Carrefax; first name Serge (pronounced as the Latinate ‘Surge’, rather than the Russian equivalent ‘Ser-gei’, apparently), is born at the beginning of the 20th Century. Conceived by a sound-obsessed father and a deaf mother, Serge is born in unison with the first amateur radio broadcast: these two strange siblings subsist together as Siamese twins joined in utero; inseparable and inter-dependent, for life. C is the story of Serge and of signals, a quasi-character study that not only examines the early decades of the nineteen-hundreds, but the psychological nature of the individual and his relationship with technology.
Concordant with the theme of technology is that of grief; the death of Serge’s sister (unexplained but not unexplored) permeates the narrative as an aggressive, ever-present spectre that corrupts every experience of Serge’s life; from sex to séance and combat to cryptology.
Critics have variously defined C as ‘post-structuralist’, ‘French Nouveau Roman’ and ‘Lacanian’; but don’t be put-off by such lazy genre labelling – the novel isn’t nearly as pretentious as the critics would have you believe. Confusion, rather than comprehension, is probably what’s fuelling the genre ticker-taping of such review writers; because ‘it’s Tom McCarthy’ they want to couch their reviews in the language of literary theory rather than criticism. Creative and theoretical readings are possible (even encouraged), but aren’t necessary to enjoy the book; my very meagre understanding of post-structuralism was no impediment to a full appreciation of C’s aesthetic identity.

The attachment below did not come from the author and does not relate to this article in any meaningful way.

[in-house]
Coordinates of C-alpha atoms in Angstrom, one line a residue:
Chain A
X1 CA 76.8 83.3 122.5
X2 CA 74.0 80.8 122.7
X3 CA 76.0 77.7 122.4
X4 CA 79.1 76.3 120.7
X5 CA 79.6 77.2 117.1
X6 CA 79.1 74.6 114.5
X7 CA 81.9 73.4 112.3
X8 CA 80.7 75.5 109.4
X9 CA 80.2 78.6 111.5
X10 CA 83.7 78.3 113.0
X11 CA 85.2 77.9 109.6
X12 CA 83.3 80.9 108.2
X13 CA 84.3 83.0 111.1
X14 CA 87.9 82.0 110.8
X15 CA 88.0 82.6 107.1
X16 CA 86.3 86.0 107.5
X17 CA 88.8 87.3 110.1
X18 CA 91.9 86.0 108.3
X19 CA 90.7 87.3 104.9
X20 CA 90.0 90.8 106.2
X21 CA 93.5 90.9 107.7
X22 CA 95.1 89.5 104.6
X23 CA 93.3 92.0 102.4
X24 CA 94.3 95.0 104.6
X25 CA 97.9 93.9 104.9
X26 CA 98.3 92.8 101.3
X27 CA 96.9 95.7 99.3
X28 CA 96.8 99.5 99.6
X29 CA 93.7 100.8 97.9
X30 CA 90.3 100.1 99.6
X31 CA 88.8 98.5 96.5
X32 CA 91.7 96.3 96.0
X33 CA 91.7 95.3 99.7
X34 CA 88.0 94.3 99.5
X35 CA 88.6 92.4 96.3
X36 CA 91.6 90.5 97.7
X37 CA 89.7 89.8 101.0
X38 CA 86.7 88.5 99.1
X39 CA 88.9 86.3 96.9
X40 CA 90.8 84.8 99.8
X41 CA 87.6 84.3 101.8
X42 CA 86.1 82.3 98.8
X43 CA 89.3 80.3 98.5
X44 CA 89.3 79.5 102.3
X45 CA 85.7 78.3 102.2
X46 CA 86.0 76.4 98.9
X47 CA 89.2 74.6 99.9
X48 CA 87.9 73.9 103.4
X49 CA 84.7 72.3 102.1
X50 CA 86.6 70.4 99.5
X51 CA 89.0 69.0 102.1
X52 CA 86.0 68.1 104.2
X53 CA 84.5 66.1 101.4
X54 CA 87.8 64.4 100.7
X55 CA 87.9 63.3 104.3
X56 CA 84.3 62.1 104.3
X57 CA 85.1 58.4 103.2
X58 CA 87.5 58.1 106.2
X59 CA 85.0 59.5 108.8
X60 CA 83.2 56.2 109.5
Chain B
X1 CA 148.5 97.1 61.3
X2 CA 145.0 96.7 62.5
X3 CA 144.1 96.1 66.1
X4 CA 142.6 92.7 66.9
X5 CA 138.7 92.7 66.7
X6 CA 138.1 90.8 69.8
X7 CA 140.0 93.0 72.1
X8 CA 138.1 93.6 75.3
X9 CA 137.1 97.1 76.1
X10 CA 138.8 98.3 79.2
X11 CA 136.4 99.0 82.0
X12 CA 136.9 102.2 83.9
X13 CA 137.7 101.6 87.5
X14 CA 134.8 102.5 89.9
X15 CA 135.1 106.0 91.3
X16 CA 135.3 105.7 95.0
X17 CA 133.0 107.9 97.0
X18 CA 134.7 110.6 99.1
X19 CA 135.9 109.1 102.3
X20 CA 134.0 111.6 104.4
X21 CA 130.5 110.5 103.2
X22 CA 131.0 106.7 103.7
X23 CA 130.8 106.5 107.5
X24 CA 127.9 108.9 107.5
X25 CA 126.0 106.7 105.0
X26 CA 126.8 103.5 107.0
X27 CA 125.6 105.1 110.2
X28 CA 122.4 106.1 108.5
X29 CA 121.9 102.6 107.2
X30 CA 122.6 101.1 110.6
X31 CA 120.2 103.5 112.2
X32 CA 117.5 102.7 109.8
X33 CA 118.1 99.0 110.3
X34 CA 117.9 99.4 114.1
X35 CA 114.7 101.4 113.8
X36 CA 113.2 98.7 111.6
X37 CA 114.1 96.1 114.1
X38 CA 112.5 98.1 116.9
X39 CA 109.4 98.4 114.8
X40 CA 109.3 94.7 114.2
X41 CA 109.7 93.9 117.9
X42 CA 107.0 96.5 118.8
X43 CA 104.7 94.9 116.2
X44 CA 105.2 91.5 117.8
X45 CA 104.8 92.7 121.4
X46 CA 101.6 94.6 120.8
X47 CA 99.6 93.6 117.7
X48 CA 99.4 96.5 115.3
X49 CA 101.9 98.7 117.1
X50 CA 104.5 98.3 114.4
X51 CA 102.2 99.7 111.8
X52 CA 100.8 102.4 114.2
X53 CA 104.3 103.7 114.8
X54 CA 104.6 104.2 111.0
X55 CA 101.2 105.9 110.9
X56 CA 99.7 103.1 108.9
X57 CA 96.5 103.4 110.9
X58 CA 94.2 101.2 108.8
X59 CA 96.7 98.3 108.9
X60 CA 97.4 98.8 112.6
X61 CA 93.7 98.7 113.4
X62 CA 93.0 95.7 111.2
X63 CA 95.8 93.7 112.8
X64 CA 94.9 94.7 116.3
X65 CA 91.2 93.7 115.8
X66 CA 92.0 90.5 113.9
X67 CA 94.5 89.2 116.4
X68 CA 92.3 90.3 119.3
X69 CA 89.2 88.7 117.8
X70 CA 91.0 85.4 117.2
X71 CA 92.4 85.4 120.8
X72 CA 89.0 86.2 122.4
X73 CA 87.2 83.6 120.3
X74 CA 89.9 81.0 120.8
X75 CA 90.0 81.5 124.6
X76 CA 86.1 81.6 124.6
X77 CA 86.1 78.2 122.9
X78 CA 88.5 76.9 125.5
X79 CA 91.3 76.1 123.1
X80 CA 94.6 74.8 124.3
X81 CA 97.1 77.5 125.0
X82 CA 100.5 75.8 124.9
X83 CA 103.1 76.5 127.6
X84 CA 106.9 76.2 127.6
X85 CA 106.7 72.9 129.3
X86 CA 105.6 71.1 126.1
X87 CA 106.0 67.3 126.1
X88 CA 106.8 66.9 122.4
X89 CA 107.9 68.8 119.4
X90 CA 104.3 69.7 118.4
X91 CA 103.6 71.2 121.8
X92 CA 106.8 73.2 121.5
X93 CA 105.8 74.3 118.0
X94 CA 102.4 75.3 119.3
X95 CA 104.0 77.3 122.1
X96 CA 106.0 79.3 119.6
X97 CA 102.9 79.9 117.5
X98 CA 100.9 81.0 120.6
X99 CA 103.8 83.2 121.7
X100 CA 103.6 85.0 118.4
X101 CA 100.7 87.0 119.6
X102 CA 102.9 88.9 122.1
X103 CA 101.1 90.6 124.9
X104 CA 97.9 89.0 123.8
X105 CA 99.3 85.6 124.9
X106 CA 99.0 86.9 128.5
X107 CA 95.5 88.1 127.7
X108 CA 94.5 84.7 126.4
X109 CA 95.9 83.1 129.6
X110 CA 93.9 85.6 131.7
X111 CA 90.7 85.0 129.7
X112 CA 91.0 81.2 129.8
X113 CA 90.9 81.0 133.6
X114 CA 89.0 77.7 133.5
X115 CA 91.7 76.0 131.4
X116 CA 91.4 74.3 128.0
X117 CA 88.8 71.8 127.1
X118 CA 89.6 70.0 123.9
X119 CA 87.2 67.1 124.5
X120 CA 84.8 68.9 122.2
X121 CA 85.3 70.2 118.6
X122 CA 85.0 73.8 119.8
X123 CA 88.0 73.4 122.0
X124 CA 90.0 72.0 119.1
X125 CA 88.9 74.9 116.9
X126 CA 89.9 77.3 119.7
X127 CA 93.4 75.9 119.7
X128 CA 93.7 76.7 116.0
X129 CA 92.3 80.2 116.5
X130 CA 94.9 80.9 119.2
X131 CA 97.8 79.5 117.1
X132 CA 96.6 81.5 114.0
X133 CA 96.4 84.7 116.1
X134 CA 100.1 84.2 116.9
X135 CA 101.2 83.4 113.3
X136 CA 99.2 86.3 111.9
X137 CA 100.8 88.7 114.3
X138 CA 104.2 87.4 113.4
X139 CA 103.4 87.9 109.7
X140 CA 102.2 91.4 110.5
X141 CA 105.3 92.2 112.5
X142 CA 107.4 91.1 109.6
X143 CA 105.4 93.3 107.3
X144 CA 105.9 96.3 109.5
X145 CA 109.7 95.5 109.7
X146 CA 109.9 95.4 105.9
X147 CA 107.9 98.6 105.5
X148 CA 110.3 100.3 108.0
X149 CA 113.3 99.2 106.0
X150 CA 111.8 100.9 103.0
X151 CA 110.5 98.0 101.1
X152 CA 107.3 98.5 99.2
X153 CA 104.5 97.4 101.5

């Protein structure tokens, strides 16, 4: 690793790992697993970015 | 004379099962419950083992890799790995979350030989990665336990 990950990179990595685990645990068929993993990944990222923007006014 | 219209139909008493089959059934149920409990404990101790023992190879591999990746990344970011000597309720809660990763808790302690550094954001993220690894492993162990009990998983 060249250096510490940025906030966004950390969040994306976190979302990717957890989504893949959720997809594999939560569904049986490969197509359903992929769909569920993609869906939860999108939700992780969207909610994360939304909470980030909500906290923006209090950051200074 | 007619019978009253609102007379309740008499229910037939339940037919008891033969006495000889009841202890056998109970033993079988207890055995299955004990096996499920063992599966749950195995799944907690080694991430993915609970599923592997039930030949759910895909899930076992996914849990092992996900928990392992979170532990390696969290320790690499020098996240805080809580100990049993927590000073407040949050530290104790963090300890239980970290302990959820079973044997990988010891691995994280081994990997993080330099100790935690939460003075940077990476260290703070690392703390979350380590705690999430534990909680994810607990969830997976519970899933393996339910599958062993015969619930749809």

Compositionally, C is heavily influenced by modernism; it lacks traditional plot structure and celebrates the individual’s struggle to preserve autonomy in the face of overwhelming social upheaval – you could even describe the prose as ‘stream of consciousness-lite’, if you were so inclined.
Converse to this modernist approach, however, is a celebration of literary tradition, expressed through constant and clever literary references. Conventional sources of poetic expression (such as Renaissance lyric poetry, or revisionist drama) are re-shaped by McCarthy to symbolise the age of communication and broadcast. Clogging the air of the novel are cryptic transmissions and poetic signals: the iambic rhythm of Shakespeare’s sonnets becomes the dots and dashes of Morse code, Rainer’s poetic trochees are re-imagined as German cannon fire, and Goethe’s theory of colour is bastardised into the camouflage of early aircraft.
Confession: while I recognised several of the coy and wry literary references, I’m sure that many more went beyond my immediate frame of reference and understanding; it would take a much more well-read and literate reader than I to fully appreciate the depth and multiplicity of McCarthy’s references.
Compound-complex sentences define McCarthy’s prose style; but it’s a testament to his ability as a writer that C is never difficult to read, despite its penchant for long, twisting, winding sentences. Complementing this is the novel’s imagery; Serge always describes the physical world using the esoteric terms of radio transmissions and broadcast paraphernalia. C.f this description of soldiers dying in the First World War: